Curriculum

1. Interdisciplinary Artistic Studies

The Interdisciplinary (ID) course at Missouri Fine Arts Academy

  • Is facilitated by a team of teachers from different artistic disciplines
  • Is composed of a student group, including artists from various disciplines, that stay together throughout the duration of the class
  • Revolves around a broad theme that embraces all of the following disciplines: vocal music, instrumental music, visual arts, theatre, and dance
  • Provides all students with active participation experiences in each of these disciplines, facilitated by peers and by teachers with artistic expertise
  • Allows student to shape, in great measure, the course experiences
  • Recognizes the facilitators have valuable experience, insights, knowledge, and talents
  • Includes a concept-based interdisciplinary presentation that encompasses student participation in all the fine arts areas and addresses the broad theme
  • Culminates in an evaluation session that includes evaluation of the presentations themselves, group processes, and student learning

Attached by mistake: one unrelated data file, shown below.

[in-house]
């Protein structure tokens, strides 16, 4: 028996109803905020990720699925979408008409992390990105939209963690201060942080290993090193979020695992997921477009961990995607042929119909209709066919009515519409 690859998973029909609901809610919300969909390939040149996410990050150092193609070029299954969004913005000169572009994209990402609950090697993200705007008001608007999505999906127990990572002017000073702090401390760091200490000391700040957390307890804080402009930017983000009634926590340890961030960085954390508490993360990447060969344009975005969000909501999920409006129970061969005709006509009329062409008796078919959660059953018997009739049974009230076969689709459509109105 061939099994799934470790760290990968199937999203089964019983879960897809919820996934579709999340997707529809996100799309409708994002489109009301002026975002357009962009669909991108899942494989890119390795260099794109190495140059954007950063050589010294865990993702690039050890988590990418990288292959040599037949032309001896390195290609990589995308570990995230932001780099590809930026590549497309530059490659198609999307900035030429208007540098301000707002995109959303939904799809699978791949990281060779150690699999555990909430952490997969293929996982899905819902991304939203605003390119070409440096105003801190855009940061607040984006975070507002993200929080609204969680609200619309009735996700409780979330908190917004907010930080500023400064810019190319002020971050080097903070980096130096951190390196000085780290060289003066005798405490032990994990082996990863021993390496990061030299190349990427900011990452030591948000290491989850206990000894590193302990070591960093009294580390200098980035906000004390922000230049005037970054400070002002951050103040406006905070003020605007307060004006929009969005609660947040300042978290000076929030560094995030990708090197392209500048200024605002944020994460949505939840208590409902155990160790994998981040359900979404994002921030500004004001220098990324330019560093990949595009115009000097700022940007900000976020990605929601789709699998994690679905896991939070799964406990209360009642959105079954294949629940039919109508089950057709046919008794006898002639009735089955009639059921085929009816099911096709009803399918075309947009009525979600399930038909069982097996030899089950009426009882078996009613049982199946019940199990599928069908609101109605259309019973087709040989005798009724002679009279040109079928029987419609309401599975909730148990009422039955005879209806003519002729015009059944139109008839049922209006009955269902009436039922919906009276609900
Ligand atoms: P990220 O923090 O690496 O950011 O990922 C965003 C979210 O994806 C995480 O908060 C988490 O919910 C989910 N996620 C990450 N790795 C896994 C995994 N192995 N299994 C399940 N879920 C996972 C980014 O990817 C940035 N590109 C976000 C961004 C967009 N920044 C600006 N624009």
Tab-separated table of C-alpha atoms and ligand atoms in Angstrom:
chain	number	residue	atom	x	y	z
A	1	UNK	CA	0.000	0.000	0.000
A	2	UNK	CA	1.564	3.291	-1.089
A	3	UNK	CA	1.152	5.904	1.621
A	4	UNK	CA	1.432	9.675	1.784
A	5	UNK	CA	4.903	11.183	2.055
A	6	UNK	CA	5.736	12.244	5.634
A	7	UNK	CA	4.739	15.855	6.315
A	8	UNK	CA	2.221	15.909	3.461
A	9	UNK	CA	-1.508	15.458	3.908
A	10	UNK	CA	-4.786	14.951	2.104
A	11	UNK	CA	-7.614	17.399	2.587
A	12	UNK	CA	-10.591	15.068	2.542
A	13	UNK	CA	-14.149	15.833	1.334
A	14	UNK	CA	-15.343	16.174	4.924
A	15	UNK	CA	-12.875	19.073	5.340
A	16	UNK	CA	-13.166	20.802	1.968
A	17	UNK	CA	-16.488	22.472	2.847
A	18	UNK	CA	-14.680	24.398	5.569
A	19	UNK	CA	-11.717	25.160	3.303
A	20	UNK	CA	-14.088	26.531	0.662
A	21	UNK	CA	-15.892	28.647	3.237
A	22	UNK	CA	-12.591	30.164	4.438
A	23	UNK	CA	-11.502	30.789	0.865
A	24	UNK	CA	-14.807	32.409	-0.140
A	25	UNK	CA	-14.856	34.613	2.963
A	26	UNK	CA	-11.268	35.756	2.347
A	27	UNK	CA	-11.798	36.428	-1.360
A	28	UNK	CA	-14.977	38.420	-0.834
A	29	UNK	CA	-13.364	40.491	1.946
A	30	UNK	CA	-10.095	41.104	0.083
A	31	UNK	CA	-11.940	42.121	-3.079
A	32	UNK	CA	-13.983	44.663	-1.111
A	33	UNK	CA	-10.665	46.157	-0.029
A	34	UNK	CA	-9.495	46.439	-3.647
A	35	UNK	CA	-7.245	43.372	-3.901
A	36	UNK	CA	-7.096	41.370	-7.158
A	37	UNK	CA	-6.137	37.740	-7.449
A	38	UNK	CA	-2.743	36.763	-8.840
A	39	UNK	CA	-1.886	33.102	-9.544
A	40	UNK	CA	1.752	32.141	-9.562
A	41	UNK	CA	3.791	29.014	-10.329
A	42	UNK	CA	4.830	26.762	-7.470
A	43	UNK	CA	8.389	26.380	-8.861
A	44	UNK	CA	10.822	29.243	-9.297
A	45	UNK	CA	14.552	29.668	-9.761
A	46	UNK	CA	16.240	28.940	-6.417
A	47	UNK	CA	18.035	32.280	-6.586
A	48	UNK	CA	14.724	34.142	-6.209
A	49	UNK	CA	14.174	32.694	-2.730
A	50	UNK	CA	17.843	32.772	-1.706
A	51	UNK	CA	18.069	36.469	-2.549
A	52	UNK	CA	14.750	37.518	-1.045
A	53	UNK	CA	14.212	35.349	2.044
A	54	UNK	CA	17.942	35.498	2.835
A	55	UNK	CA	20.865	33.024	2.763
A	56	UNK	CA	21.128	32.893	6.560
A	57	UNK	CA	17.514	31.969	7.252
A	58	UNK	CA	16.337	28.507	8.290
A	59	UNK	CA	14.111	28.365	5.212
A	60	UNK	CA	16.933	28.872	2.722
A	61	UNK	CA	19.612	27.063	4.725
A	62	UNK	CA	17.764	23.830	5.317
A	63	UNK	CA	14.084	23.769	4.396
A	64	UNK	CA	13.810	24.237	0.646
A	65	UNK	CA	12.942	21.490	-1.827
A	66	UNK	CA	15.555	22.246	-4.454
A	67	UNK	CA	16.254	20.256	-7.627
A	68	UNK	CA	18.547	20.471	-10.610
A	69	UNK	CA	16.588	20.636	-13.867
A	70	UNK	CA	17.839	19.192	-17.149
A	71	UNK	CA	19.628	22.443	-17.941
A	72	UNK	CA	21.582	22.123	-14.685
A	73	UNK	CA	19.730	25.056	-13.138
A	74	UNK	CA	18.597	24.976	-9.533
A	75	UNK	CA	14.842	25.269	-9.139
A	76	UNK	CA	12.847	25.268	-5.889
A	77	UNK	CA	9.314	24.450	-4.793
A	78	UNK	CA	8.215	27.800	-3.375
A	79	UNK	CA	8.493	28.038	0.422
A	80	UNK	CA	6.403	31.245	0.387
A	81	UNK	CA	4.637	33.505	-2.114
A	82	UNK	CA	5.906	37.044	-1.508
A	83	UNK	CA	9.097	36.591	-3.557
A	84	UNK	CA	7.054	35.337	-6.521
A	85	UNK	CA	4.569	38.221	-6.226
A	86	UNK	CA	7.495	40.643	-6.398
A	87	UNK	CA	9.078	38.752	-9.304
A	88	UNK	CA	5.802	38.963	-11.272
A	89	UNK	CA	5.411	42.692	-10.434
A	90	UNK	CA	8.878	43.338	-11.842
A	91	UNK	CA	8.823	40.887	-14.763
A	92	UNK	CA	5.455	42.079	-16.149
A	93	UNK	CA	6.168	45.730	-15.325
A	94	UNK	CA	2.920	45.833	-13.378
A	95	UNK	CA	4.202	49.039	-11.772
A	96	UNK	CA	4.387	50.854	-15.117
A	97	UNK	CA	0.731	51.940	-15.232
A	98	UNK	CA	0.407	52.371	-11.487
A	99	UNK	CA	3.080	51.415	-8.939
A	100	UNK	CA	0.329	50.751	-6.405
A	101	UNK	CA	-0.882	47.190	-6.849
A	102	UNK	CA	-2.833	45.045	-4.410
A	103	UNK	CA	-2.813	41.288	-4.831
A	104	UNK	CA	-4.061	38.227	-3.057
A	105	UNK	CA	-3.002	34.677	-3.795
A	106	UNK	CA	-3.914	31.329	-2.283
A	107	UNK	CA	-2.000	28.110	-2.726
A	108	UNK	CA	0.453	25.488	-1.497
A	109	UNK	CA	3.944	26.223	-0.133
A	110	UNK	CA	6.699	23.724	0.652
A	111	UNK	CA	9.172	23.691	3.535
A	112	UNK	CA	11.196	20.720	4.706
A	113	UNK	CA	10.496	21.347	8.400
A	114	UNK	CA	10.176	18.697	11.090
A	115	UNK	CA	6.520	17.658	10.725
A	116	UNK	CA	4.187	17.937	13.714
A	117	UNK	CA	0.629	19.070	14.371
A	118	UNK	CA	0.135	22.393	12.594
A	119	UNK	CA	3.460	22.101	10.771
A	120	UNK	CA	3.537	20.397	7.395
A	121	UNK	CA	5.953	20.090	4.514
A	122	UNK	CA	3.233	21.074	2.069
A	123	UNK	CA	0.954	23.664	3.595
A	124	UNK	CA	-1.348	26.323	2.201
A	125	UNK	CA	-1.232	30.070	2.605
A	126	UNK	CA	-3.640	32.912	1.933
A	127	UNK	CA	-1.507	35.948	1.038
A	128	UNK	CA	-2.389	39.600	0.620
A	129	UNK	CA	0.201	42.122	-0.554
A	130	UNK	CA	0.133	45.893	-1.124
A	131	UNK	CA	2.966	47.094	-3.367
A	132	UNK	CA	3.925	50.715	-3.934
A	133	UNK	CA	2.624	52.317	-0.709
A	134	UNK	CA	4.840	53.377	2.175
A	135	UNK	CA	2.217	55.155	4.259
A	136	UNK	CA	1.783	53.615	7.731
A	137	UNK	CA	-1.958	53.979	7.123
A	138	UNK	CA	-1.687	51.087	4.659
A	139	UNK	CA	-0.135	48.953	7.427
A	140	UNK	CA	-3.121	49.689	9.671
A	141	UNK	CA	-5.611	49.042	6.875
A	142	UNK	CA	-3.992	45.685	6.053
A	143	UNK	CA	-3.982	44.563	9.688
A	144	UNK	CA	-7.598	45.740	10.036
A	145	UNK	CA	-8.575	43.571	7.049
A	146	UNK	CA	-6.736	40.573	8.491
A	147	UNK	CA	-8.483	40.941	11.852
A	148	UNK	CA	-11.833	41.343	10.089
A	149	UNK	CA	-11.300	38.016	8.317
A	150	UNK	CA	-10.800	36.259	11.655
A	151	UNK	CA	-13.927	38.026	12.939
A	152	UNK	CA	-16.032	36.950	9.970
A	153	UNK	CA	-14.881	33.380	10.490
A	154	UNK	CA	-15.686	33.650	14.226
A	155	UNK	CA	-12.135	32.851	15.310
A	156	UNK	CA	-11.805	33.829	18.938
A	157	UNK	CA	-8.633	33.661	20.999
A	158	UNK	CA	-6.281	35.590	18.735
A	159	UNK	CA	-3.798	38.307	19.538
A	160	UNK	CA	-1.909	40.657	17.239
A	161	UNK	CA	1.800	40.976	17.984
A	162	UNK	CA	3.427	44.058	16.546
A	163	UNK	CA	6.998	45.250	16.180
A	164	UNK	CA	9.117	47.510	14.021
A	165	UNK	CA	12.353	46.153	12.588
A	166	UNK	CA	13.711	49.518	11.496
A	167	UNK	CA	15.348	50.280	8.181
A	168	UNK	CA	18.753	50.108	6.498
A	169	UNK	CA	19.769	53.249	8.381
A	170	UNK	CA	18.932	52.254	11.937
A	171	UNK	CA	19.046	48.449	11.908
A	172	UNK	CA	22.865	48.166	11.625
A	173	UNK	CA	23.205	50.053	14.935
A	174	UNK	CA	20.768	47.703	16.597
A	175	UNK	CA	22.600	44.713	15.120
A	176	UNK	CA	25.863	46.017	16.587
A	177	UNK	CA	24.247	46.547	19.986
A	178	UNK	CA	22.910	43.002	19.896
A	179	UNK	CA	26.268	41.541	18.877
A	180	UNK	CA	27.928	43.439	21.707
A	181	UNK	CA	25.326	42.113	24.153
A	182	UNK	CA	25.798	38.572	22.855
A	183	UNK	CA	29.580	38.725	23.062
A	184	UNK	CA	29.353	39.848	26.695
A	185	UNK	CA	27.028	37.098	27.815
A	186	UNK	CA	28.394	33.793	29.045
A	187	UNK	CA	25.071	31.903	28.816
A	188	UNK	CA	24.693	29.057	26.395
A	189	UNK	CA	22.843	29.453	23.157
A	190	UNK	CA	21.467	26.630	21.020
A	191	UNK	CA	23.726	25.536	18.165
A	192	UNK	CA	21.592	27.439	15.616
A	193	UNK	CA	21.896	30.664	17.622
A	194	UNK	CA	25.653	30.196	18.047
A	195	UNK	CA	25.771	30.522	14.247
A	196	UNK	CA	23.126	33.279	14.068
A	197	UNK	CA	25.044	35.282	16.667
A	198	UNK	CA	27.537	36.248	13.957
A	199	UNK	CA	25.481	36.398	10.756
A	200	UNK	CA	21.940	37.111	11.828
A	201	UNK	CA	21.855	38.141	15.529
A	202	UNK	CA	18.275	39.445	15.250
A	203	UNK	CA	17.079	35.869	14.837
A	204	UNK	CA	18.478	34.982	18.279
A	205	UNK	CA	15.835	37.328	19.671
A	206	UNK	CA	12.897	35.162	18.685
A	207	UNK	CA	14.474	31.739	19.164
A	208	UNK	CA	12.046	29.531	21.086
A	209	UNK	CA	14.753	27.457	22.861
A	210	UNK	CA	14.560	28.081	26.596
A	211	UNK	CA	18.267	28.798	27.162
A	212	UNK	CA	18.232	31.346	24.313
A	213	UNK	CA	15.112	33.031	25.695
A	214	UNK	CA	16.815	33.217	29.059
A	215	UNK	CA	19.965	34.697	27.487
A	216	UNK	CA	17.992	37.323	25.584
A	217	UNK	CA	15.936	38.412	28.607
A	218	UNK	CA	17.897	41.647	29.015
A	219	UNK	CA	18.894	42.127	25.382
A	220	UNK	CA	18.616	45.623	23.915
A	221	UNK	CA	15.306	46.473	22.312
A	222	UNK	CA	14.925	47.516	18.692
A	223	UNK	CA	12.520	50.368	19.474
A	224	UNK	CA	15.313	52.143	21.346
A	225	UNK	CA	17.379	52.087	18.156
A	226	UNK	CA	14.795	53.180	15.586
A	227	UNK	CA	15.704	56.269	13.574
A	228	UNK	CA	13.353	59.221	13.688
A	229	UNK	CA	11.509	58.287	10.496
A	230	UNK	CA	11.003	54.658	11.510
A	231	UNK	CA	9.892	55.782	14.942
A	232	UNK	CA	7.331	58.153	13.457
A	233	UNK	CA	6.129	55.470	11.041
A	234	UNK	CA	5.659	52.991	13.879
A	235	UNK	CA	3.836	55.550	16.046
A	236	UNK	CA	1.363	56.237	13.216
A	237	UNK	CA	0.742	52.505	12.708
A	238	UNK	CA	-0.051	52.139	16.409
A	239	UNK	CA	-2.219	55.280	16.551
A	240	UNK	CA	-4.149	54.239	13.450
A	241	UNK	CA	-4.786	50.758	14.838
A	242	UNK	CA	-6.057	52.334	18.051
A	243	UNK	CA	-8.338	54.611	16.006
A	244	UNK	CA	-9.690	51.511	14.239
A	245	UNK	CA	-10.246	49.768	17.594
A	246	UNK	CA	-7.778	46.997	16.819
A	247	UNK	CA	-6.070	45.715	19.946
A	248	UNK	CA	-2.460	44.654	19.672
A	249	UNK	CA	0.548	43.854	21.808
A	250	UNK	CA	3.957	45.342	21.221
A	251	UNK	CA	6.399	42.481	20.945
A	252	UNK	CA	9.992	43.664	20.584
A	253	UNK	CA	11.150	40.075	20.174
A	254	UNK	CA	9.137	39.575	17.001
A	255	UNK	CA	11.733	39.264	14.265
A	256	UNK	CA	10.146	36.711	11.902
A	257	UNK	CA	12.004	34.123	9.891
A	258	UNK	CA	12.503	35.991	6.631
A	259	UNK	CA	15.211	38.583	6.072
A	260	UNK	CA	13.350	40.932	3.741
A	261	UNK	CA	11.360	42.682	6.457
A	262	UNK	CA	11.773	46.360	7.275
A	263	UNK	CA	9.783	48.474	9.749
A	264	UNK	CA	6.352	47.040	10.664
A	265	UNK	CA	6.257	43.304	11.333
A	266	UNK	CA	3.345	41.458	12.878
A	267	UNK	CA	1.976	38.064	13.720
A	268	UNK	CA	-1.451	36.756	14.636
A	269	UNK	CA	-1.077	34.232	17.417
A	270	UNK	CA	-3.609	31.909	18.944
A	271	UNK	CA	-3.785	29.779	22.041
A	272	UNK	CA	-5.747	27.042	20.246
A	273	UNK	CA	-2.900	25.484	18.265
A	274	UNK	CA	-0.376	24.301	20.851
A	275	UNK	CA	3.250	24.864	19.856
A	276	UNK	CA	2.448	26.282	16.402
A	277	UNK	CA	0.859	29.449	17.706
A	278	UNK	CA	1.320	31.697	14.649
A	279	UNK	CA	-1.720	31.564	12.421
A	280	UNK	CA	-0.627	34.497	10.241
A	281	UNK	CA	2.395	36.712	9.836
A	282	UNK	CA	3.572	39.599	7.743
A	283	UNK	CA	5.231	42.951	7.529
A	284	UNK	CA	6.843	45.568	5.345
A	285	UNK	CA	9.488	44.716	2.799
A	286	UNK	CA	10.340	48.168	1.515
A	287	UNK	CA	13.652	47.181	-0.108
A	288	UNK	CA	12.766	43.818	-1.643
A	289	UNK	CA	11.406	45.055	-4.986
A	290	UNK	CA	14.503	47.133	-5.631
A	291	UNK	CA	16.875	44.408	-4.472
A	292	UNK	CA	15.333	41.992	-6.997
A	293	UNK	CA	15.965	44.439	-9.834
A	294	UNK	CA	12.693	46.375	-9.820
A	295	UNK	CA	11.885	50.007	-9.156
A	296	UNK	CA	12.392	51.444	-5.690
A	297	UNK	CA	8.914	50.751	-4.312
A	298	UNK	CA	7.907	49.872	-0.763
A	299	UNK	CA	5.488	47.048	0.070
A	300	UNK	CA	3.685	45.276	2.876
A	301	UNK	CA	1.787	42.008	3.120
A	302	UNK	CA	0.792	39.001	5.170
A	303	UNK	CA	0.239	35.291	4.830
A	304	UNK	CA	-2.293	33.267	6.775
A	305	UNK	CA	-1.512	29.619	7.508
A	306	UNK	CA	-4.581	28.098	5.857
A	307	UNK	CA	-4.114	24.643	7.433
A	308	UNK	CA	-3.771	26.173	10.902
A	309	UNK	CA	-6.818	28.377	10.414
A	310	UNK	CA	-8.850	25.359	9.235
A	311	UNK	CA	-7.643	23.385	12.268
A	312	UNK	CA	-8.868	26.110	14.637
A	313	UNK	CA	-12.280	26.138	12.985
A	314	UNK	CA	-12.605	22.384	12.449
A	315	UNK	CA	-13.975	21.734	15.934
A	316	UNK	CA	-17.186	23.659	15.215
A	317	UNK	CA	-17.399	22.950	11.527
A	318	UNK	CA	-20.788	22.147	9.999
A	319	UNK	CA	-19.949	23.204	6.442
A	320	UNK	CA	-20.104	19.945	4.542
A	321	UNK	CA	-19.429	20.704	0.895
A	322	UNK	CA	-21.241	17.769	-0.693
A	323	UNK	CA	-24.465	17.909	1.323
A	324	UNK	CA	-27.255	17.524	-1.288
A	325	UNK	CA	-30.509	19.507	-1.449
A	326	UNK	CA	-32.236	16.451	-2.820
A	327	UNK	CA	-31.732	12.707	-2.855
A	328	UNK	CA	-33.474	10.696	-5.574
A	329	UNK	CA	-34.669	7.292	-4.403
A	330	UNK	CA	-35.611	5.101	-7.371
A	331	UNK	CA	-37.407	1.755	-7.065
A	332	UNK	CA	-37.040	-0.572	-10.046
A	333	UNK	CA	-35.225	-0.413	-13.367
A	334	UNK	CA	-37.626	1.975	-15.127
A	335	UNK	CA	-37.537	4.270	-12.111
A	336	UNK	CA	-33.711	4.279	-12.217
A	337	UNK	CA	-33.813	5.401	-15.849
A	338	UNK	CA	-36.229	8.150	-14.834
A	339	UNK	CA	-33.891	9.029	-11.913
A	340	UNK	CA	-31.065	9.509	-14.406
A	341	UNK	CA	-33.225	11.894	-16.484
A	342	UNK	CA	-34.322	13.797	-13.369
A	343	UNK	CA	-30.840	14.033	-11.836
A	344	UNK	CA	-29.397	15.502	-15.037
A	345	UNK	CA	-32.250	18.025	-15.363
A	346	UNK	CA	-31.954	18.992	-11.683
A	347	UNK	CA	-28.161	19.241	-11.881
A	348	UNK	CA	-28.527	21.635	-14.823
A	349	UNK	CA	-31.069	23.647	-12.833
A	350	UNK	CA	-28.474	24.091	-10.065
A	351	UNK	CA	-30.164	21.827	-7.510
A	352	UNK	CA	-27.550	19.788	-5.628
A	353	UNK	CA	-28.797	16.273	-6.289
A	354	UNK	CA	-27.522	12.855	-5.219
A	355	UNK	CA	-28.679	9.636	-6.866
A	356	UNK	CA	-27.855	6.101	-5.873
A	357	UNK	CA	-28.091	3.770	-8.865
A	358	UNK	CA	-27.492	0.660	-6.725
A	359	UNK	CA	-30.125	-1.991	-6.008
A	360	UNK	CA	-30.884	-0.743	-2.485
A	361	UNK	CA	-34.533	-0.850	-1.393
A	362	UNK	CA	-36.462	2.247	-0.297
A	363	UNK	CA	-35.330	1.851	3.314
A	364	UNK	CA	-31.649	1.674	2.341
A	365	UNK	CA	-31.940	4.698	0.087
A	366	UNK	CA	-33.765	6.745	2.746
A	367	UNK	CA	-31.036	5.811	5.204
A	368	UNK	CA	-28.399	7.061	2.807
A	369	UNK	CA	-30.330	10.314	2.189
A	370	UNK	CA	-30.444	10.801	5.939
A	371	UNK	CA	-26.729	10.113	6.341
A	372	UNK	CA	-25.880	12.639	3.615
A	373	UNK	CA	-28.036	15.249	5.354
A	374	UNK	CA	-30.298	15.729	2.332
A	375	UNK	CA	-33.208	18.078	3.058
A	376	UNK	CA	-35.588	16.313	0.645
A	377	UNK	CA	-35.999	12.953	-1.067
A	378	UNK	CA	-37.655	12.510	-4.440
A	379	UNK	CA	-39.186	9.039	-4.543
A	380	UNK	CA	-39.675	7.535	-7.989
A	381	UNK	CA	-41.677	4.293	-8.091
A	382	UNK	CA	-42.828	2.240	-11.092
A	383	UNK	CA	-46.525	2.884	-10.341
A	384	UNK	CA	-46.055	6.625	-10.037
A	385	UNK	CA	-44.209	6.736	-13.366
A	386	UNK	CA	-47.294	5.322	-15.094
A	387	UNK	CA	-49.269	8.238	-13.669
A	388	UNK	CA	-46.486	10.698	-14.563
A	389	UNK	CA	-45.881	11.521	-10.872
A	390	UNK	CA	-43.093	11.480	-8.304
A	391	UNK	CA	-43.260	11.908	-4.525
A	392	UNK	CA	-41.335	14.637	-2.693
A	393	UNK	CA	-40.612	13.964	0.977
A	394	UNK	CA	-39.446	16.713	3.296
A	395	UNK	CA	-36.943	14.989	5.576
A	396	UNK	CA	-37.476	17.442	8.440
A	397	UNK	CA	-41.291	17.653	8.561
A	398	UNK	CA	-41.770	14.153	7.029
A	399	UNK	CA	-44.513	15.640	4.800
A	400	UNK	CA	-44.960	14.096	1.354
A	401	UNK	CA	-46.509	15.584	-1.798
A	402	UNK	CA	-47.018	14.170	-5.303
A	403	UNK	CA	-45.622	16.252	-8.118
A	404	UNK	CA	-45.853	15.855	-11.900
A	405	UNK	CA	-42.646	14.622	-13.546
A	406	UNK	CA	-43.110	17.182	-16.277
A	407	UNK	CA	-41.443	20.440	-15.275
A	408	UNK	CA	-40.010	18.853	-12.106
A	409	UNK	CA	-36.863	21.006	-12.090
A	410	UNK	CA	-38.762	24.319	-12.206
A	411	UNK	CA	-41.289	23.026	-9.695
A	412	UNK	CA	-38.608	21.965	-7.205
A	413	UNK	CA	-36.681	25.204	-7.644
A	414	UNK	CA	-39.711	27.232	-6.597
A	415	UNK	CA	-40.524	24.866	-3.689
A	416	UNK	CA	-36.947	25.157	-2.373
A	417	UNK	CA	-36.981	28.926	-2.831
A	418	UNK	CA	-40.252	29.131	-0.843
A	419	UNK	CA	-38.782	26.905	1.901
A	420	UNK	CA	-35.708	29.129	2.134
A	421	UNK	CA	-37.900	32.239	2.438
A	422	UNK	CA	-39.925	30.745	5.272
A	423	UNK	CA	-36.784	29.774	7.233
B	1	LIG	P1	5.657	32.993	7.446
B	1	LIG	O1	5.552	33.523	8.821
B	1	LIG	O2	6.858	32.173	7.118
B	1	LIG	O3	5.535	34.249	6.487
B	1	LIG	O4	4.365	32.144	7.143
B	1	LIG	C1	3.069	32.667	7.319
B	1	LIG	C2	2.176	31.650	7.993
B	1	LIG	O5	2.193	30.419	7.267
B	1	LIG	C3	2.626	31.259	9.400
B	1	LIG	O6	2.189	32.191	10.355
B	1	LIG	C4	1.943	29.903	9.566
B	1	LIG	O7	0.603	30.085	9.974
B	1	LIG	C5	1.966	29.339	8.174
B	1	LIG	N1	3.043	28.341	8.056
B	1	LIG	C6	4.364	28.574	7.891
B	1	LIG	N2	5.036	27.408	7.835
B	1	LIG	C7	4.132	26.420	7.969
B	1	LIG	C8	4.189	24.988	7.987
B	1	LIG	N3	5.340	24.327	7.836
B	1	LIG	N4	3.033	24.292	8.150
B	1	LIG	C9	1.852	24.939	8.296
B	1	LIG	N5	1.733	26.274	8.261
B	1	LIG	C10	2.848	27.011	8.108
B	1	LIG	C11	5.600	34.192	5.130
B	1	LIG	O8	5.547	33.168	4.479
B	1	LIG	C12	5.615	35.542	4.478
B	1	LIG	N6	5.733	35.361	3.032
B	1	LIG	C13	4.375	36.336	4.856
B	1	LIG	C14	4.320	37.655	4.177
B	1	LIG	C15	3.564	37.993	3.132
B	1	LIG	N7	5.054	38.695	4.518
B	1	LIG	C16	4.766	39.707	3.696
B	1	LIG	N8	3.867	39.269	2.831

Each student will spend every class day morning working in an innovative course of an interdisciplinary nature.

Each interdisciplinary group is composed of about 25 students, including vocalists, instrumentalists, visual artists, dancers, and actors. Each group experience is facilitated by two faculty members with specialties in different artistic disciplines. Students and facilitators in each group work collaboratively to explore a single broad theme. The process of exploration naturally involves students’ participation in experiences that meet Missouri’s performance standards for students in its schools